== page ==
An Excerpt from Jim Conrad's
NATURALIST NEWSLETTER
of December 29, 2013
issued from the Frio Canyon Nature Education Center
in the valley of the Dry Frio River in northern Uvalde County, southwestern Texas,
on the southern border of the Edwards Plateau, USA

TEACHINGS OF A SPARROW
AT THE FEEDER

After a satisfying meal of greens and cornbread, midday sunlight warmed and mellowed so agreeably that I just let my back slide down the birdfeeder's post being leaned against, and I lay on the deck's floor with closed eyes. Nice breeze, Wild Turkeys scratching beneath the junipers a few feet away softly clucking to one another, and I drifted toward a snooze.

But then birdseed peppered my face. Above, a Chipping Sparrow would grab a seed, peek over the birdfeeder's edge to see what I was doing, and repeat the operation again and again. He was super vigilant, but taking care of business.

The feeder has been up for a month or so, but still very few birds visit it. In town, flocks mob well supplied feeders and if food disappears from one feeder the birds simply shift elsewhere. But here there's no other feeder within range. These woods birds aren't used to being coddled, and they keep their guard up. Out here, basic rules for survival -- basic laws of Nature -- are still respected.

Under the influence of warm-sunlight drowse, thoughts wander in unexpected ways. At first there's simple admiration for how alert and fine-tuned to his world this little being above me is. That thought morphs into a reflection that maybe the Chipping Sparrow has a message for anyone willing to accept it.

For example, after a minute or two, without staying and gorging as a city bird might, the Chipping Sparrow flies away. In doing so he keeps his food sources diversified. Our society, in contrast, offers most of us just one option for our food, that of buying it commercially. Yet the infrastructure supporting that system is unsustainable, not only because it depends on such shaky things as currency stability and availability, a functioning Internet, and untold numbers of bridges and tunnels, but also because it requires economic "growth" to maintain it -- on a planet staying the same size, and where resources are only diminishing.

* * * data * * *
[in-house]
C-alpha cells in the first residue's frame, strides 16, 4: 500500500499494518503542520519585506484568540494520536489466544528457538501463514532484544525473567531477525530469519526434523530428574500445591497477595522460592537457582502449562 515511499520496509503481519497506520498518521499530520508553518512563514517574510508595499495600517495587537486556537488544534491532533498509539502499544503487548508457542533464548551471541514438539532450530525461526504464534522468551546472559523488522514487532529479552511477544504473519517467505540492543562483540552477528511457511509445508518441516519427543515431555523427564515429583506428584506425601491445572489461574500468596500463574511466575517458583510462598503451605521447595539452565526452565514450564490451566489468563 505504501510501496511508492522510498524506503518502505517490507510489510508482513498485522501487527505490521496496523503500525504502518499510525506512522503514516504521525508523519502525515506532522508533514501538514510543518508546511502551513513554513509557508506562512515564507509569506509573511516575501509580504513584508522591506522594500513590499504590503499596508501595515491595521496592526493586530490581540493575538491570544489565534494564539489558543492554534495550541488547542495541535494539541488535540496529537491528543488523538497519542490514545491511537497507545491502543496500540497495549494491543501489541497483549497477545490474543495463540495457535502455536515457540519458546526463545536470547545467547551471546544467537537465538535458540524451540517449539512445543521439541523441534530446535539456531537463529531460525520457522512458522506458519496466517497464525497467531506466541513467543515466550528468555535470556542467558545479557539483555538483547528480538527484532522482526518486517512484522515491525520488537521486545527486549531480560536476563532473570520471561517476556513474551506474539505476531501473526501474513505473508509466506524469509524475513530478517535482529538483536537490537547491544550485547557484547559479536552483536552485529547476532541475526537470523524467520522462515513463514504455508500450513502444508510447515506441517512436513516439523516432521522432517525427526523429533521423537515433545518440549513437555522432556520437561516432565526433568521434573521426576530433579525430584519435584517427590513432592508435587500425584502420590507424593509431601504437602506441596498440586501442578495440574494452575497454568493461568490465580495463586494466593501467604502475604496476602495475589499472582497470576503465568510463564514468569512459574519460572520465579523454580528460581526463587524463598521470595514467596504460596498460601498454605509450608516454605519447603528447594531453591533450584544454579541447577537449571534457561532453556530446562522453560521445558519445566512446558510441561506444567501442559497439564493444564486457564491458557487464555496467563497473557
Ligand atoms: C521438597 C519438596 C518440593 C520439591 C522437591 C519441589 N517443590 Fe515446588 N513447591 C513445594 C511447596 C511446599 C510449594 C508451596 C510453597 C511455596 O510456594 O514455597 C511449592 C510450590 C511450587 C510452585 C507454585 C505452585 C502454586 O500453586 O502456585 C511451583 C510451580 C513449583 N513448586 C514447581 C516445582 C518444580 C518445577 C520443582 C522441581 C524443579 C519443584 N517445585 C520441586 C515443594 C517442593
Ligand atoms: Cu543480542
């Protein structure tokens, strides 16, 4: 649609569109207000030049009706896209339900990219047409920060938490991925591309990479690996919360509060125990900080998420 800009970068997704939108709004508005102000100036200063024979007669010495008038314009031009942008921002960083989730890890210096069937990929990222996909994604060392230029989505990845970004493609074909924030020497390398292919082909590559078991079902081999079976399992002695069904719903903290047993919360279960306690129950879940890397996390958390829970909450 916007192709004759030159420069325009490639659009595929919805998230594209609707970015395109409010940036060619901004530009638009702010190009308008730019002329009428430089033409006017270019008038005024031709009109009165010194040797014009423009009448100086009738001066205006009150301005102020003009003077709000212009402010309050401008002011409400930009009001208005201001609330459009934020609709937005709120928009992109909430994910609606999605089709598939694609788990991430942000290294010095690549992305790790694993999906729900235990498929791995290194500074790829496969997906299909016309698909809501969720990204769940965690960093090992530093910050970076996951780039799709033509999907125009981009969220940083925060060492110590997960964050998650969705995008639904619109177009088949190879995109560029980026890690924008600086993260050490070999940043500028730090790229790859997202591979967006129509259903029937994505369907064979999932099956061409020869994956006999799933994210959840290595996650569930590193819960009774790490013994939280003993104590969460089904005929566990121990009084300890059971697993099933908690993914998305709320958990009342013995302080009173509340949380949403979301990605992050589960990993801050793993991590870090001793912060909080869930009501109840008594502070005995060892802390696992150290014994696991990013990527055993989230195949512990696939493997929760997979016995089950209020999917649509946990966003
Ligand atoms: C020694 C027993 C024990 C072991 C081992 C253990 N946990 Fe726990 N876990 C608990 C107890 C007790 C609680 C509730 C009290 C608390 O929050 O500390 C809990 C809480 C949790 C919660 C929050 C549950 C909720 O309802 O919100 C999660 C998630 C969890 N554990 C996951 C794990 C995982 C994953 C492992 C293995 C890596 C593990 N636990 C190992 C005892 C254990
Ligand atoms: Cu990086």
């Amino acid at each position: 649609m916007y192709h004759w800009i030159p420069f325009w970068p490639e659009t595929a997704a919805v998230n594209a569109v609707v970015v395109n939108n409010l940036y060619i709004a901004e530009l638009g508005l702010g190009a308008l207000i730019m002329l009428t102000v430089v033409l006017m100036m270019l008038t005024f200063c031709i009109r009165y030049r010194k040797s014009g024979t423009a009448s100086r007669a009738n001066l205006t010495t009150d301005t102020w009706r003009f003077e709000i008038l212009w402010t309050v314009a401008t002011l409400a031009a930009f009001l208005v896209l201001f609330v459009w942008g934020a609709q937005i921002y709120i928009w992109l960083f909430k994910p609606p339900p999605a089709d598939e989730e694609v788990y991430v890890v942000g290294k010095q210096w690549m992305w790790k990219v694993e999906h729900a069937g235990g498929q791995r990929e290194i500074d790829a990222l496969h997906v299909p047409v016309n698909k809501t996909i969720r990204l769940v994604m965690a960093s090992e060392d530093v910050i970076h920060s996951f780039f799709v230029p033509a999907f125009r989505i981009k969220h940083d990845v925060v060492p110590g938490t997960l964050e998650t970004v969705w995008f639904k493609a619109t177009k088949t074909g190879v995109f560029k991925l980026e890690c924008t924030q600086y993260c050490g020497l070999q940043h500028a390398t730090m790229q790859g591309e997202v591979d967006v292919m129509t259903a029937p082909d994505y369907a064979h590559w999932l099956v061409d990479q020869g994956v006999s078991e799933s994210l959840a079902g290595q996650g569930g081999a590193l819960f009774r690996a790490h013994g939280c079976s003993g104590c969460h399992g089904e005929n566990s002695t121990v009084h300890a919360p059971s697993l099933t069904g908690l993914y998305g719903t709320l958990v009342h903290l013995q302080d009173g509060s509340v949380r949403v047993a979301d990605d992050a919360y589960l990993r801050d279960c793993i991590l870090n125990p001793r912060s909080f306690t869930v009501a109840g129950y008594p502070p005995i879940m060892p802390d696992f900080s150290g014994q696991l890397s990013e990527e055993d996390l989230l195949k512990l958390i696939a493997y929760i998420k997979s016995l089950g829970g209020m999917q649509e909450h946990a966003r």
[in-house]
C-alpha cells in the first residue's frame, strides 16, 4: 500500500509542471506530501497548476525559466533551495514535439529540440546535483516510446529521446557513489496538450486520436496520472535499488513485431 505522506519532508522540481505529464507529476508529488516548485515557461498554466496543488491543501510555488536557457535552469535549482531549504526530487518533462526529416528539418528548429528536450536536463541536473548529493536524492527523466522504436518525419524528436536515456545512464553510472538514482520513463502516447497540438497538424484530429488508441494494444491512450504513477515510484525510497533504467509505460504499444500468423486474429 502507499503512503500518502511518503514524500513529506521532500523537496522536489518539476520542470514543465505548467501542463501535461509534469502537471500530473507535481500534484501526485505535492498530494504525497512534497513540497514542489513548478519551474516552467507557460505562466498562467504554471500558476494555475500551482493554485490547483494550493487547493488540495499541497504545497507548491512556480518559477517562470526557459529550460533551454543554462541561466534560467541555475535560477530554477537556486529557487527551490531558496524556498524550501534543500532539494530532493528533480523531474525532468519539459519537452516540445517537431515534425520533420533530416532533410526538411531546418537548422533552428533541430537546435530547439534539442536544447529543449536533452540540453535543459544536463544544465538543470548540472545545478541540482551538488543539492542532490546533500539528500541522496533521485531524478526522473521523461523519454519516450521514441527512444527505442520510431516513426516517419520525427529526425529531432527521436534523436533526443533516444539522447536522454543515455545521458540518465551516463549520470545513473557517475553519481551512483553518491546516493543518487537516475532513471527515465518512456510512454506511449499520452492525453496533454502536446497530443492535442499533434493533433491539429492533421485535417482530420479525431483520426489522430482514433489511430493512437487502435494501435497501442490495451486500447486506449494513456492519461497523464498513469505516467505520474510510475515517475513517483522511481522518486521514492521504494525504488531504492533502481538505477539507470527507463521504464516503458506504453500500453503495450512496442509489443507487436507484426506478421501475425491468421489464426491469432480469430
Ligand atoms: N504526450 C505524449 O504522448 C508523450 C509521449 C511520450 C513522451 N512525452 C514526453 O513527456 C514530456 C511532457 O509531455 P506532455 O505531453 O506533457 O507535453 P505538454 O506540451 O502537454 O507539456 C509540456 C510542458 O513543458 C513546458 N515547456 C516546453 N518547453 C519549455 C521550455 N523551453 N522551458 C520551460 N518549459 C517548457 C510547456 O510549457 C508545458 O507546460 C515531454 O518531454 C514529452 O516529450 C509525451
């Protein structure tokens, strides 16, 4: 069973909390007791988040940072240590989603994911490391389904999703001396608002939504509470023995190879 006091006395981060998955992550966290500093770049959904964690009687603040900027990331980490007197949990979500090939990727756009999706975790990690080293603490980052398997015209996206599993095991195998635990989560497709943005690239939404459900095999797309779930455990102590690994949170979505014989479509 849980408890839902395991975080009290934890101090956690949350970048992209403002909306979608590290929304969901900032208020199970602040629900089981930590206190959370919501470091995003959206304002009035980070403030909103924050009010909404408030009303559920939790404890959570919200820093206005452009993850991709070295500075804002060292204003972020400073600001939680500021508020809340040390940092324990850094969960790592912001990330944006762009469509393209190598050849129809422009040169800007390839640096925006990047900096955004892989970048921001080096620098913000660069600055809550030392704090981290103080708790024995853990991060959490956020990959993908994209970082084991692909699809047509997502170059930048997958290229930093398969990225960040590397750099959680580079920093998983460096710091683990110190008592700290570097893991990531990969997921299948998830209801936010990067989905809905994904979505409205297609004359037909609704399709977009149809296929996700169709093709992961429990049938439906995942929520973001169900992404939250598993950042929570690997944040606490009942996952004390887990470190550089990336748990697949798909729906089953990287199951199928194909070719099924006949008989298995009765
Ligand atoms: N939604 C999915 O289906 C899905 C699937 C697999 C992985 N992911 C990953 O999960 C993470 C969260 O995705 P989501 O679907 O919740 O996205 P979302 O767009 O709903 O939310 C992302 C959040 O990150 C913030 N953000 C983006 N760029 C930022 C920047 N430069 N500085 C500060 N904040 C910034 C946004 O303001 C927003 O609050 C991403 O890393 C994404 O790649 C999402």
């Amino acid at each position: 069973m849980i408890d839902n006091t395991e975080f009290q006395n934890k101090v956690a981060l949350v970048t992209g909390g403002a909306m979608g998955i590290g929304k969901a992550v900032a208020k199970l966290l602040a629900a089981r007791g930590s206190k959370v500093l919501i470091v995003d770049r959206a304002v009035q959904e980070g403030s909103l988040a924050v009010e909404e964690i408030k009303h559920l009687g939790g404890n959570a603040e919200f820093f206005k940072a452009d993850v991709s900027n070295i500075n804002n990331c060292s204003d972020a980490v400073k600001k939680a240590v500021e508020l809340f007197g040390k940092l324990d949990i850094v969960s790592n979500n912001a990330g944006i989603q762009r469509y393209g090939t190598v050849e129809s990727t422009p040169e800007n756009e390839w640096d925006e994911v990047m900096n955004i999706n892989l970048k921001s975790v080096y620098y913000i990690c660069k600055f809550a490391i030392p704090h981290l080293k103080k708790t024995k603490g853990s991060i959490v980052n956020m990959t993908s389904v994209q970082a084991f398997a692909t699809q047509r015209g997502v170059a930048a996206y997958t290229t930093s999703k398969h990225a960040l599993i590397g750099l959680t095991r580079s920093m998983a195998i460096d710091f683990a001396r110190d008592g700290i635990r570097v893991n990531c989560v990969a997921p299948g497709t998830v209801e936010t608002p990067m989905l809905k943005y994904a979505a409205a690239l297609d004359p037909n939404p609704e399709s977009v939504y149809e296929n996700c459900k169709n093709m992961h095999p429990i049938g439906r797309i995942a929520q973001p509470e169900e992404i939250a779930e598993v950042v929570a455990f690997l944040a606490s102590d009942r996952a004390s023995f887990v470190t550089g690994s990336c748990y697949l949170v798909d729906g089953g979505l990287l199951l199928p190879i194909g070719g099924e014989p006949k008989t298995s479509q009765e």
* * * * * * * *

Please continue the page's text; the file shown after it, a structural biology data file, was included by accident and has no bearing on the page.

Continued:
The beauty of the bird feeding above also reminds us that adorning our lives with the motifs of sustainability, such as well maintained gardens, orchards and greenhouses, enriches our lives, the produce itself being a delight to behold, to smell and taste. And that's just the beginning, for kitchens redolent with odors of herbs, baking bread, pungent garlic, and bubbling pots of beans not only nurture strong, healthy bodies seldom in need of the medical industry, but also happiness. Ordering and simplifying life so that there's enough time for idle thinking, for art, and for just looking around, enables us to enlarge ourselves as human beings.

Here at the beginning of the New Year when one welcomes ideas for rethinking and reinventing ourselves, the Chipping Sparrow suggests good ideas as he flits into pure air and sunlight, like a thought on its way to becoming a prayer of thanks.

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